• Viva City Apartments – Above Viva City mall, about 10 mins ride out of town, but Viva has 24/7 gym and lots of shops. There is a ton of apartments here. All new and most nicely decorated. Expect to pay £500 plus a month. Search Airbnb for “Viva City”.
  • Citadines Serviced Apartments – Opposite The Spring mall, expensive place, but the most premium serviced apartment in KCH (about 4500 MYR)
  • Jinhold Serviced Apartments – Decent studio and 1 bed apartments. Next to Jalan Song Food Courts. 1 month stay = 2700 MYR

Honestly, I’ve listed the best and the most strategic. I have checked out a lot of places in Kuching, if the hotel you’re looking at isn’t listed above, there is probably a good reason for it!

Of course there is AirBNB. Use this link to get money of your stay with AirBNB. Make sure you confirm with your AirBNB host there is proper internet in the apartment, some of them use 4G dongles etc and these are not suitable for most activities.

Remember that Kuching is small, and Grab (taxi) is cheap, so it doesn’t matter if your place is a few miles from the Waterfront – the minimum fare is 5 MYR (£1) and gets you across town, and going all the way to town from the airport is maximum 15 MYR (£3).

If you’re looking at renting a place and want some feedback on it, post in the comments the name/link and I’ll check it out for you.

Longer term accommodation prices

Accommodation is generally expensive in Malaysia – too many foreign investors, too many crappy buildings, just not enough places being built. The places being built are also nearly always 2 and 3 bedroom places – so there is virtually no studio or 1 bedroom places. No idea why. The accommodation to wage ratio is ridiculous – I think I worked out the average worker here would have to work nearly 40 years to buy a place. Kuching is not much different, but relative bargains can still be had when compared with some western rents.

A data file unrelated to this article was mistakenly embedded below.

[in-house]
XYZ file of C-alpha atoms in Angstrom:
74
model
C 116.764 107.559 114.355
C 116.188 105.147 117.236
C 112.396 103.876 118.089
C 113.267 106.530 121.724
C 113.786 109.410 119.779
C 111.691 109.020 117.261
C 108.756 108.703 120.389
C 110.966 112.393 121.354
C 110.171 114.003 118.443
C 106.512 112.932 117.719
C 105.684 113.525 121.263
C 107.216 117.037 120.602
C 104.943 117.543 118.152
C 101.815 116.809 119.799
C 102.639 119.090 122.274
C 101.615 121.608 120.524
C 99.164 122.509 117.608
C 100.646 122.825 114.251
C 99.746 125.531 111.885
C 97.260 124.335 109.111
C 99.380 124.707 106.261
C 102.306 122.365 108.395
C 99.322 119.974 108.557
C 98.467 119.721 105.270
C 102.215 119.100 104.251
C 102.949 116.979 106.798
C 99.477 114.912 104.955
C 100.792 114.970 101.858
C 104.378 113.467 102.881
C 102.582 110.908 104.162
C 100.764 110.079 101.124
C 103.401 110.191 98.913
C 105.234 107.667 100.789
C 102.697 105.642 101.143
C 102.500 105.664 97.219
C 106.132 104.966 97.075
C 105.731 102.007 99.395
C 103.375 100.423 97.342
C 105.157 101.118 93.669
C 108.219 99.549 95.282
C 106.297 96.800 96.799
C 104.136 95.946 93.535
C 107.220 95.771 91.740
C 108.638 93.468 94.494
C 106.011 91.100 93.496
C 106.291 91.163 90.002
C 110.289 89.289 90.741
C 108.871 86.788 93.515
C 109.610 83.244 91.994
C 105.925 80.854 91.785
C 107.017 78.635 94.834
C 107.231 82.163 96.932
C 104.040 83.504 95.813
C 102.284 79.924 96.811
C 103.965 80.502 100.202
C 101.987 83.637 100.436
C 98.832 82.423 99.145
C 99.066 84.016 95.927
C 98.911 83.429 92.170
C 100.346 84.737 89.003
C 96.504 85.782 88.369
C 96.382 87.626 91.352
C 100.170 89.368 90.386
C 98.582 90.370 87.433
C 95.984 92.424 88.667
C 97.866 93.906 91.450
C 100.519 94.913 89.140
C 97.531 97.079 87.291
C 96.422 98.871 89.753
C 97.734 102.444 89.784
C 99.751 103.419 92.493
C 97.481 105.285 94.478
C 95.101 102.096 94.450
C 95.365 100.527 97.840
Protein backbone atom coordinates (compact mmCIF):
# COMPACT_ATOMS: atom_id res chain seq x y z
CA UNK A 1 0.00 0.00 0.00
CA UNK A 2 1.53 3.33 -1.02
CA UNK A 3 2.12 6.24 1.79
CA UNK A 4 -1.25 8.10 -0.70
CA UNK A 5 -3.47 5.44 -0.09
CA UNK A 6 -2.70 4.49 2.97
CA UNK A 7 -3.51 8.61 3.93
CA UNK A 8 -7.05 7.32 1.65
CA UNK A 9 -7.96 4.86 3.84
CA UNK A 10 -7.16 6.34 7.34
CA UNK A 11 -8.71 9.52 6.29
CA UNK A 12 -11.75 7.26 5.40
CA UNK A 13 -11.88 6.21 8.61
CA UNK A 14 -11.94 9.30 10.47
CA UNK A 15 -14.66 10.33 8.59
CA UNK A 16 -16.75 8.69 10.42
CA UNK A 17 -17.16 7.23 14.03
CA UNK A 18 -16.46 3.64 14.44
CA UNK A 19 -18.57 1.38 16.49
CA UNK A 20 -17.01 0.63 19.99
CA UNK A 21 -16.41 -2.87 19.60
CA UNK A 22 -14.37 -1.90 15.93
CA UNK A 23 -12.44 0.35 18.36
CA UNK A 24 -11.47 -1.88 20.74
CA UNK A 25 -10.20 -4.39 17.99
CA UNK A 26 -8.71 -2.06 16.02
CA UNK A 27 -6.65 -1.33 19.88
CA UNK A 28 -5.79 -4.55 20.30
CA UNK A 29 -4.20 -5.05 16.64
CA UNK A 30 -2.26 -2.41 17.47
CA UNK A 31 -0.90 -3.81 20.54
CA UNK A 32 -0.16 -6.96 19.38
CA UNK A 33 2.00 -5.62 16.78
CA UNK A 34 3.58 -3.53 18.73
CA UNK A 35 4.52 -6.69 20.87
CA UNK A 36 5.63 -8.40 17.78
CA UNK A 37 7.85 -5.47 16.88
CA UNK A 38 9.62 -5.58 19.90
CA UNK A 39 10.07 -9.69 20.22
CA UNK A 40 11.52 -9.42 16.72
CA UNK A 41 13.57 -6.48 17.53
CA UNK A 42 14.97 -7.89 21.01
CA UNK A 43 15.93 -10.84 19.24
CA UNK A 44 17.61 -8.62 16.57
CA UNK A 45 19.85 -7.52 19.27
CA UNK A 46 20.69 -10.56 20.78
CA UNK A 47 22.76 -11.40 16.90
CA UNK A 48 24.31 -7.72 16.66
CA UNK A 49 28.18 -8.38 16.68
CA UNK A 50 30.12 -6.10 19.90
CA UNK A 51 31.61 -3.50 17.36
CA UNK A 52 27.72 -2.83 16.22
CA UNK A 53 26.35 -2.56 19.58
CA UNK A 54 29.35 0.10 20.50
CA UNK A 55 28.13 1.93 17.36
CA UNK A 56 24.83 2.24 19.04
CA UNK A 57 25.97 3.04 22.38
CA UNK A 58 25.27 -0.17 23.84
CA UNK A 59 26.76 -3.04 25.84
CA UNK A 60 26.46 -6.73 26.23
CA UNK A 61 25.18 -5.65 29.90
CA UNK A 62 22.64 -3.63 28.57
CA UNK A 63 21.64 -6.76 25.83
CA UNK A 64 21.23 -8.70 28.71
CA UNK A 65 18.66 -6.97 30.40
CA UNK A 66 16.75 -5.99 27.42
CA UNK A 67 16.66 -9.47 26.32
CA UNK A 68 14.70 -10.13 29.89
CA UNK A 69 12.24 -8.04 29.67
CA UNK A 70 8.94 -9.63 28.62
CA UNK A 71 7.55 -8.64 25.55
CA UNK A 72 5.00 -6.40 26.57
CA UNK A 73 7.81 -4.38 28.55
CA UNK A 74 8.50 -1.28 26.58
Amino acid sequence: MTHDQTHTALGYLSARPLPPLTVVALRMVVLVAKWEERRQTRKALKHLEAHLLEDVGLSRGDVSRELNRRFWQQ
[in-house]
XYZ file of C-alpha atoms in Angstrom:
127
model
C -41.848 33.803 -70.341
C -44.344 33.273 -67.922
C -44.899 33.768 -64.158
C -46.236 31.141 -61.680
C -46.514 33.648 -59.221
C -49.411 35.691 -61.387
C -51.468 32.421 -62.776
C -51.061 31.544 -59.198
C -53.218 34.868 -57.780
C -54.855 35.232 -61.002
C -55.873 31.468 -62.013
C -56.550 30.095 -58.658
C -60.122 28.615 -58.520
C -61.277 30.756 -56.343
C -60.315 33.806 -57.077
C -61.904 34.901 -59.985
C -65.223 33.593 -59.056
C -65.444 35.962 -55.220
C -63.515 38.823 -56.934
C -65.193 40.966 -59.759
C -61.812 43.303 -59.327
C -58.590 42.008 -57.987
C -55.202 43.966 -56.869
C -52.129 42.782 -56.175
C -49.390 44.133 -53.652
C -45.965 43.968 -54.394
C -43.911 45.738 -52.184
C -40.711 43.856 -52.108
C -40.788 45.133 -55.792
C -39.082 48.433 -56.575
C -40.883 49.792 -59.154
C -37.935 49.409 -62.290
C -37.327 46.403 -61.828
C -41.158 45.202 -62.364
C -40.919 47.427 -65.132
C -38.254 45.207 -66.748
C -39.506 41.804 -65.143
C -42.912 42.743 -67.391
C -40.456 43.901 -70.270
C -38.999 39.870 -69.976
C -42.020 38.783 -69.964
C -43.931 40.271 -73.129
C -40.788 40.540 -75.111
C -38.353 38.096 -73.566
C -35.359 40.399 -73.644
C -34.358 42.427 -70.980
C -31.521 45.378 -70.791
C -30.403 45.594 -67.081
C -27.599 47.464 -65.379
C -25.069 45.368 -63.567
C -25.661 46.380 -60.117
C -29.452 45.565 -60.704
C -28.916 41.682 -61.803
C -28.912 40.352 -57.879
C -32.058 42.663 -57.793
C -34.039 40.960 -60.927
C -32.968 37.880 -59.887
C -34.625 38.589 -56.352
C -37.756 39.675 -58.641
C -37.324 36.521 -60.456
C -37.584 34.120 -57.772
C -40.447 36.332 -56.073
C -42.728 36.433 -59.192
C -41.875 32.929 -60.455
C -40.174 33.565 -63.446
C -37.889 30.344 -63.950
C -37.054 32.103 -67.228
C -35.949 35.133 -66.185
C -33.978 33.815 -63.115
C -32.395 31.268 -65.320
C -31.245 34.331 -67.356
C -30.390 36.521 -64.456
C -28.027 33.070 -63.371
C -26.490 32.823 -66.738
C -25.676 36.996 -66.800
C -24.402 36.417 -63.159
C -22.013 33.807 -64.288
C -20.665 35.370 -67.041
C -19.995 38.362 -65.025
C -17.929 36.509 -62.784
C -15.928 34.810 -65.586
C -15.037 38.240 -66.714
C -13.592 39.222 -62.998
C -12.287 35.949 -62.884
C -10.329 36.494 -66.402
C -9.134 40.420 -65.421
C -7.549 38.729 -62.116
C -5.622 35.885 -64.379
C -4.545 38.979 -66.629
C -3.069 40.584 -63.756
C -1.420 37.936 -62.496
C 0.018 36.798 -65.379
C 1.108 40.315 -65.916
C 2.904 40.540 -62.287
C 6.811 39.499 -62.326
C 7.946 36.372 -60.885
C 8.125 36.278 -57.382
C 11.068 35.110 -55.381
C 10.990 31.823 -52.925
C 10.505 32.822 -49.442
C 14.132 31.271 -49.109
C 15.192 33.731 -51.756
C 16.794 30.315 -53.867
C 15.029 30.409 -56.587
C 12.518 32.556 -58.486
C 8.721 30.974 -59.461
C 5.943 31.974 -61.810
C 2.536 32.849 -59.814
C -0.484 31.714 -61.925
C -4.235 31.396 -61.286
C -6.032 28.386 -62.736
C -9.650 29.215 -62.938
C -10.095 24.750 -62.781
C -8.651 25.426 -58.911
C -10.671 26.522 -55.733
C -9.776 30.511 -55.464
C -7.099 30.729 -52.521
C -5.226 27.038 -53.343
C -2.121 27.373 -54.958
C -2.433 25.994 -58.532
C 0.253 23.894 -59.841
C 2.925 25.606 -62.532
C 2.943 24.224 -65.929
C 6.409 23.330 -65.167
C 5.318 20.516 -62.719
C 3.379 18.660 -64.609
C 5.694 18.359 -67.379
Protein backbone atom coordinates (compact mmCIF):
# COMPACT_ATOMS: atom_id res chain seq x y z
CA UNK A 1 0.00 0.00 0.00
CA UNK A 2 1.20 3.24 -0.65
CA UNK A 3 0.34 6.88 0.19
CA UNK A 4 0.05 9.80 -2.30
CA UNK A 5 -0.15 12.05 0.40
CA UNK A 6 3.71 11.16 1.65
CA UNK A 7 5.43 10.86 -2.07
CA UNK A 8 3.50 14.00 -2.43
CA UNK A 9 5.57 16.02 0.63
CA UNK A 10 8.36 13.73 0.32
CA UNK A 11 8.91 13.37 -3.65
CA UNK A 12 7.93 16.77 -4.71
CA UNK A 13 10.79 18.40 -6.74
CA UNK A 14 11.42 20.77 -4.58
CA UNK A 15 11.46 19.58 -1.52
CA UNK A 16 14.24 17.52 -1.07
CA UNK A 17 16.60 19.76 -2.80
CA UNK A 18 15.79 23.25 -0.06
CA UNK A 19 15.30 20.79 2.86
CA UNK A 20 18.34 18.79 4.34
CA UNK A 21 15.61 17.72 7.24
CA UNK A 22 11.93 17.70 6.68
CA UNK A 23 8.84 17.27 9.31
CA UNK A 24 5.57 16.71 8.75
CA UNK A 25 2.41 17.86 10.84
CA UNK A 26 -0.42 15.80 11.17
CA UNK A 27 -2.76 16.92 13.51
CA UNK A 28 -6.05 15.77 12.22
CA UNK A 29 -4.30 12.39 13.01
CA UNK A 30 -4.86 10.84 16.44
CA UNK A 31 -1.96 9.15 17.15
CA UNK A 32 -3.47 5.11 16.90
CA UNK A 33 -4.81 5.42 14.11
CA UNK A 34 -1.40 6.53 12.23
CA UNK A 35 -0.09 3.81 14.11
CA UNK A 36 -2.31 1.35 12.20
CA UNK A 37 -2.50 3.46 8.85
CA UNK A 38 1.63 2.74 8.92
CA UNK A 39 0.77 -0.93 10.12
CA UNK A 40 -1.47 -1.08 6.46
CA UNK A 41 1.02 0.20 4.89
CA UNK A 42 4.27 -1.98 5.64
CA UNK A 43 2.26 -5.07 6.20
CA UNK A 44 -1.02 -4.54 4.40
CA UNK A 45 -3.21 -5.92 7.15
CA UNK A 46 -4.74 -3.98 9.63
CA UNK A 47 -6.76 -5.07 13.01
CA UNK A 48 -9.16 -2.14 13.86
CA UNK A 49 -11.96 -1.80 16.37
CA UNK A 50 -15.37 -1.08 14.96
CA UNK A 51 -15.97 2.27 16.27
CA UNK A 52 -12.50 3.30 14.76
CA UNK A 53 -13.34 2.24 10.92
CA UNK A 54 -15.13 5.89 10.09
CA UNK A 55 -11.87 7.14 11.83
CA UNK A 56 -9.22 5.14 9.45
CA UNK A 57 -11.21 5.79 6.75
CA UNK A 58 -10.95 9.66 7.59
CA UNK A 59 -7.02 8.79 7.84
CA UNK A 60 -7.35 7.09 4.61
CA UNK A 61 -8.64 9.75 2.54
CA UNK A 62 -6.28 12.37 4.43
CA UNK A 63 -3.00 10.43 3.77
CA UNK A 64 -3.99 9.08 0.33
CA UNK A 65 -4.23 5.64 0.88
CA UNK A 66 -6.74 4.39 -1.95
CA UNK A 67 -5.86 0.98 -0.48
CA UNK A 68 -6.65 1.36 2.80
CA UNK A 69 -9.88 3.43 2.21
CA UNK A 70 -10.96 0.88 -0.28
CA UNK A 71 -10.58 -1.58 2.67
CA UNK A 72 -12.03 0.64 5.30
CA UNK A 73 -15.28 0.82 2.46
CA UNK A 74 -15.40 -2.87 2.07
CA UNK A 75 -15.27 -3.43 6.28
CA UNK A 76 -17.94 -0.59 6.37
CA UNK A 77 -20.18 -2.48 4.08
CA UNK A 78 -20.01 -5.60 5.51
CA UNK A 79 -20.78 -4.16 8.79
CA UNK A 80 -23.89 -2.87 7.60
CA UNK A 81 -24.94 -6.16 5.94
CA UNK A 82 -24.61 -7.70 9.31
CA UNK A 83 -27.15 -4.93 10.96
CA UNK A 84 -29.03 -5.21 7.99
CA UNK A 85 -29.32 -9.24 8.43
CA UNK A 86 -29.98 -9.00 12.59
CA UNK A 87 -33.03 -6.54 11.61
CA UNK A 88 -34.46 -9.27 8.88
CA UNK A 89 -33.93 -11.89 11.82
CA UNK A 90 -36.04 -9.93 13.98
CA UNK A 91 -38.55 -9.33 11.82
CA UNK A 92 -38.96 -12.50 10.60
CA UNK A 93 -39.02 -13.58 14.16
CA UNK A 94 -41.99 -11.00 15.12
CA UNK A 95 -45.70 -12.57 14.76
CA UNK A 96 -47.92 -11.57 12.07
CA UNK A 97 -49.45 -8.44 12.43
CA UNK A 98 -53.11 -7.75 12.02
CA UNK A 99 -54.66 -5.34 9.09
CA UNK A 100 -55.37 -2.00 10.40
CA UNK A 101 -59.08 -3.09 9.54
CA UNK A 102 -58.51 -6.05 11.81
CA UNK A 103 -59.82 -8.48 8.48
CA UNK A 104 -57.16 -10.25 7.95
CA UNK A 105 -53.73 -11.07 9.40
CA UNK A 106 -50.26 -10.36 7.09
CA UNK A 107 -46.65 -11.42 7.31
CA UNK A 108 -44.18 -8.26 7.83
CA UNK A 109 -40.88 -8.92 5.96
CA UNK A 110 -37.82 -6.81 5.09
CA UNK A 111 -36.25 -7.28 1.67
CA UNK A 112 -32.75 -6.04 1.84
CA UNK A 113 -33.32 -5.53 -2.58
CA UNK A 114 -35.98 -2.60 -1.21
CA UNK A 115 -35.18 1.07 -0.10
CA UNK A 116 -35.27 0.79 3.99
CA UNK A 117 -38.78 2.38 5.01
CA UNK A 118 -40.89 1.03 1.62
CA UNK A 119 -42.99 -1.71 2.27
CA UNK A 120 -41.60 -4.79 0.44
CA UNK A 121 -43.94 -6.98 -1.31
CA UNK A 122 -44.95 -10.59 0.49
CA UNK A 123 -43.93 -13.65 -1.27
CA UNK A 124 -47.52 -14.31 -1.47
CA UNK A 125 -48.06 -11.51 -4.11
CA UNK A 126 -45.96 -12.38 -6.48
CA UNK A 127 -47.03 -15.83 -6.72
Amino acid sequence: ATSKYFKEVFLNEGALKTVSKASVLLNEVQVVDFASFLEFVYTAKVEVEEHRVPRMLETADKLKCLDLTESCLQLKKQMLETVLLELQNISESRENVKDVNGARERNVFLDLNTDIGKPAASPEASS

Property agents tend to take 1 months rent as payment, so the owners like long leases. I have only seen lease terms for 1 year, however if you find an owner direct, maybe a shorter lease could be possible. Bare in mind, things like fibre internet have a 2(!) year contract, and although the early cancellation fee is minimal (500 MYR – £90/$100) it’s yet another cost.

For fully furnished places, here’s some indications of price:

  • Room in shared house – 250 MYR including bills per month (£45 / $60)
  • 2/3-bedroom apartment with no gym or pool – 1250 MYR per month (£225 / $300)
  • 3/4-bedroom gated home with drive – 1500 MYR per month (£270 / $350)
  • 2/3-bedroom apartment with gym/pool – 2000 MYR per month (£360 / $475)
  • Luxury 2/3-bedroom apartment with gym/pool – 3250 MYR per month (£600 / $800)

A 1 year lease requires 2 months deposit plus the first months rent, plus deposits for utilities, all up front. Ouch!

Property is really lacking in Kuching, and is maybe a key element in holding Kuching back to experience fast growth. There are new condos being built, but mostly out of town, which means a 15-30 minute commute on a good day in to town. Pretty bizarre town planning… but this is Asia.

Where to find accommodation

Check out my article on how to find accommodation as a digital nomad for a lot of tips on how I find places to live!

Short term – check out or AirBNB.

The best websites I found for property listings: (translates to easy)
Property Guru

Facebook groups to find property:
Kuching Apartment & Condominium
Kuching ppl selling something
Mudah Kuching
Rumah/Bilik Sewa Kuching
Kuching House for Rent

Some apartment building names to look out for alongside approximate monthly rental prices:

Riverine (2,500 MYR per month)
Bampfylde Residence (3,500 MYR per month)
Cube (2,300 MYR per month)
D’Jewel (2,800 MYR per month)
Imperial Suites (3,000 MYR per month)
Jazz Suites at VivaCity (2,500 MYR per month)
Ryegates (1,800 MYR per month)
Tribeca (2,500 MYR per month)
Tropics Kuching (2,500 MYR per month)
Emporium (2,500 MYR per month)